Background & aims: New treatment approaches are needed for patients with pancreatic adenocarcinoma. Carcinoembryonic antigen (CEA) is highly expressed on the surface of pancreatic adenocarcinoma cells; we investigated the effects of cytolytic T cells that recognize CEA in a mouse model of pancreatic carcinoma.
Methods: Immune-competent mice that expressed the CEA transgene (CEAtg) in the intestinal and pulmonary tracts were given intrapancreatic injections of Panc02 CEA(+) cells (express CEA and click beetle luciferase) and tumors were grown for 10 days. Mice were then given single intravenous injections of T cells engineered to express a chimeric antigen receptor (CAR) with high specificity, but moderate affinity, for CEA and a luminescence marker.
Results: Injection of the anti-CEA CAR T cells reduced the size of pancreatic tumors to below the limit of detection in all mice and produced long-term tumor eradication in 67% of mice. T cells also eradicated CEA(+) fibrosarcoma cells injected 45 days later. Bioluminescence imaging revealed the accumulation and persistence of the T cells at the tumor site. The efficacy of the T cells did not require lymphodepletion and was not reduced by soluble CEA. Mice developed some noninflammatory infiltrations of CAR(+) T cells in intestine and lung, but there was no evidence of destruction of CEA(+) healthy tissues.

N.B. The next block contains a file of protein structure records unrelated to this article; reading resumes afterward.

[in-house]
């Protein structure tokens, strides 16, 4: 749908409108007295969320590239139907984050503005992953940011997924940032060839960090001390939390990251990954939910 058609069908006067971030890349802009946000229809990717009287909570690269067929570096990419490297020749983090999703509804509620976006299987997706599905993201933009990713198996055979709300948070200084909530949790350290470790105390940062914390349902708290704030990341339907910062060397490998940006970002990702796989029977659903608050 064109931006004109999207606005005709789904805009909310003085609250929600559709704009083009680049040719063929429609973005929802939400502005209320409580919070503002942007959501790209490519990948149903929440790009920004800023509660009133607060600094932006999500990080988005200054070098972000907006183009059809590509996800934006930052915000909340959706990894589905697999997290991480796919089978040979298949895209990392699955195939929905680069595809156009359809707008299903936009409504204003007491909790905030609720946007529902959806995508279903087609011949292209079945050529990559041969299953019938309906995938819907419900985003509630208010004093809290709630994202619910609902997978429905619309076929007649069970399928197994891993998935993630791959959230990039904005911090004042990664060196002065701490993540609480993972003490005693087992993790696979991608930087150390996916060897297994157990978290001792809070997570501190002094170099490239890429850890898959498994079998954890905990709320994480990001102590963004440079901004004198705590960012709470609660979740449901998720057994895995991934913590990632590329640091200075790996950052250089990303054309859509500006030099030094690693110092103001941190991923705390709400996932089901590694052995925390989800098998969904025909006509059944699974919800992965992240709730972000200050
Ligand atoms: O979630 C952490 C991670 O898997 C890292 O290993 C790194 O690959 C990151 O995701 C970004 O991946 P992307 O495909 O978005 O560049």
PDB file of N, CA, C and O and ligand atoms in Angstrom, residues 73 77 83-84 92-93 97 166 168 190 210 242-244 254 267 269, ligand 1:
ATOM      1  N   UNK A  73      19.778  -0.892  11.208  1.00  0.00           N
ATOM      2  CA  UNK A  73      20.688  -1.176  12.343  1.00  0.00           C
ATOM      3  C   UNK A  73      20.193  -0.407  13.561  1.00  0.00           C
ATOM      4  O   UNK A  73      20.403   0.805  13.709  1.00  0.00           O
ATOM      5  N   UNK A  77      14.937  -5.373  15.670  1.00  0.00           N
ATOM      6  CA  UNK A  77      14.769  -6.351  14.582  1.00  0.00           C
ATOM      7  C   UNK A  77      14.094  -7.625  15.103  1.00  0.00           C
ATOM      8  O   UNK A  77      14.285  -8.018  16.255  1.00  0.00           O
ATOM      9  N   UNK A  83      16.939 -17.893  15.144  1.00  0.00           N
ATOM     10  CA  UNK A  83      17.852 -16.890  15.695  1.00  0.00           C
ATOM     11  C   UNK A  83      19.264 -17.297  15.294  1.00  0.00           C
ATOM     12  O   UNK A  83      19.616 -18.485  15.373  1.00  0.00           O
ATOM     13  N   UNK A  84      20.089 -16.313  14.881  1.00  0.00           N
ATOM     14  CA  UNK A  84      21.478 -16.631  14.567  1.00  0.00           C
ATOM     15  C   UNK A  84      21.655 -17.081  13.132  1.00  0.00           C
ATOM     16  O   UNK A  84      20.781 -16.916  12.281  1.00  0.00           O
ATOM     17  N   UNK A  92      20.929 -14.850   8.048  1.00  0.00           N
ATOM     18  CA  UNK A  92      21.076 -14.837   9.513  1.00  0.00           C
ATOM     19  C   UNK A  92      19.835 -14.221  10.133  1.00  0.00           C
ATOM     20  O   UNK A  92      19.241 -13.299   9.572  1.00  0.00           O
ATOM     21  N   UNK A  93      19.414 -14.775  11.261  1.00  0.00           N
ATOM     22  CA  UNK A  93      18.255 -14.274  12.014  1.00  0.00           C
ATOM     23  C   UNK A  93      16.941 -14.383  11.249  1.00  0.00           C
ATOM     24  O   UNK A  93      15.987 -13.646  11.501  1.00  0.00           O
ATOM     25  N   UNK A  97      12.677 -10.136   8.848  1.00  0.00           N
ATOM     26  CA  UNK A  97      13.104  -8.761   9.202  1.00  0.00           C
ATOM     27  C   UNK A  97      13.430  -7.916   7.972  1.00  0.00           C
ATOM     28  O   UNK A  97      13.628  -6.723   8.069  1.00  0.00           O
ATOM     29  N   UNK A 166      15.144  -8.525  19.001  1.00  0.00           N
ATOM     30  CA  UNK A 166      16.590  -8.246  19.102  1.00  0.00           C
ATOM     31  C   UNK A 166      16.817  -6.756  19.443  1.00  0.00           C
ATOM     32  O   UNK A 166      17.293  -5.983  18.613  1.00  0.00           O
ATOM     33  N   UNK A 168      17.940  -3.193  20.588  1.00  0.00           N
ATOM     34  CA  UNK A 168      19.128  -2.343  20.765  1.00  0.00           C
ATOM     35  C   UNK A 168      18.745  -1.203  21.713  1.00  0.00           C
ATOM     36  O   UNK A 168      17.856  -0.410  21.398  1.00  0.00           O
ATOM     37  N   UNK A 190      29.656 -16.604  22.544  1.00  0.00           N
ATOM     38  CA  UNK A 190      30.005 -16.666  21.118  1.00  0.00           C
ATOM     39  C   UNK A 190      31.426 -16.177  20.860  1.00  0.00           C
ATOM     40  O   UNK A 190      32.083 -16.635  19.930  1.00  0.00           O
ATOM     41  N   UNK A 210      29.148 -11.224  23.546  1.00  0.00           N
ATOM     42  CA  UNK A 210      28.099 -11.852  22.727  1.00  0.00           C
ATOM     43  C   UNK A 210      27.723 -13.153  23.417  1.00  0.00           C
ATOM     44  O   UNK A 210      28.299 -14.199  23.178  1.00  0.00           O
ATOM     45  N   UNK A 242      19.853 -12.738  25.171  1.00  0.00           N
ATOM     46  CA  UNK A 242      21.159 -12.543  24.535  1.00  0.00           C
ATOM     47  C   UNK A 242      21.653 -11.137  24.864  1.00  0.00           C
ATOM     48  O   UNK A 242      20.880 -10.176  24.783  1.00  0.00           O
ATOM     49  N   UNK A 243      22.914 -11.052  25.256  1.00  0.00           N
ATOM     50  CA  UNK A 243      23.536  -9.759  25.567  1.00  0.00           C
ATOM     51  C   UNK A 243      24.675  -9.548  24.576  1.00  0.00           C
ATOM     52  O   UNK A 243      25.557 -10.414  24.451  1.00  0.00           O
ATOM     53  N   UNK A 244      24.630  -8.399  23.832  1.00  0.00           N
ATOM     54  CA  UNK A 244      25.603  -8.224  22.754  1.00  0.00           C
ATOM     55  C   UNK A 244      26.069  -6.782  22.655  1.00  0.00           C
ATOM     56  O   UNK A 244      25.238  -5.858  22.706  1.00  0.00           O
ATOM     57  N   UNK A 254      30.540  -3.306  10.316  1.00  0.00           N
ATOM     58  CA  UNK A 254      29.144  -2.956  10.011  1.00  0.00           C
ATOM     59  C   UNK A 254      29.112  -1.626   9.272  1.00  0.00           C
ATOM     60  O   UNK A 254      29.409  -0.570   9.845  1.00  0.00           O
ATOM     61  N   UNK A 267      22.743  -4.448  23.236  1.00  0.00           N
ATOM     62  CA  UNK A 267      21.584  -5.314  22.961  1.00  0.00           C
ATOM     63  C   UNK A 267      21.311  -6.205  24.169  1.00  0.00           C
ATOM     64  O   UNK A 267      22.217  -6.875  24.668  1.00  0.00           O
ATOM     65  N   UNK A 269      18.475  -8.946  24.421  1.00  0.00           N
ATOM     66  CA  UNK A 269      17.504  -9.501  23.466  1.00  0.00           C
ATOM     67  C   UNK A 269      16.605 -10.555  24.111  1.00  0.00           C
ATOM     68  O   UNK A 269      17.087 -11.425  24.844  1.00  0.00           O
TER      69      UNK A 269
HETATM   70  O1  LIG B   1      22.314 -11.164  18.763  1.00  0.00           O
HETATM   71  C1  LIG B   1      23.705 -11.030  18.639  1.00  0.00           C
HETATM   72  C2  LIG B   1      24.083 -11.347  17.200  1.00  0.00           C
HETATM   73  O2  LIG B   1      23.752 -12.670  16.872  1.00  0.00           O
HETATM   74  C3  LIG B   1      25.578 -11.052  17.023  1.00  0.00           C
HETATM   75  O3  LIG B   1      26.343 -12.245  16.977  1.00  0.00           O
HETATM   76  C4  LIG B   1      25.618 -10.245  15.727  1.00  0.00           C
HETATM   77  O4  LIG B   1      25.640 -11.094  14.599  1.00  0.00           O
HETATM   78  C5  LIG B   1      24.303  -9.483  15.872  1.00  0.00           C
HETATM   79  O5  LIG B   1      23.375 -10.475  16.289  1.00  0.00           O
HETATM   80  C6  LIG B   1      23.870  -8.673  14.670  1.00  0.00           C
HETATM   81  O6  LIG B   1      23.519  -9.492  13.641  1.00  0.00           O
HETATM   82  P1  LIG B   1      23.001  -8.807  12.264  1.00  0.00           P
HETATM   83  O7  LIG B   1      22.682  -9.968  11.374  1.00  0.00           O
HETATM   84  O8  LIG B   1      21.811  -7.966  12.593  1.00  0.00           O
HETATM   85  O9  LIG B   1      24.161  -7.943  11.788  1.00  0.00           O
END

Conclusions: Injection of T cells that target CEA can eradicate tumors grown from CEA(+) pancreatic carcinoma cells in the pancreas of CEAtg mice without autoimmune effects.
Copyright © 2012 AGA Institute. Published by Elsevier Inc. All rights reserved.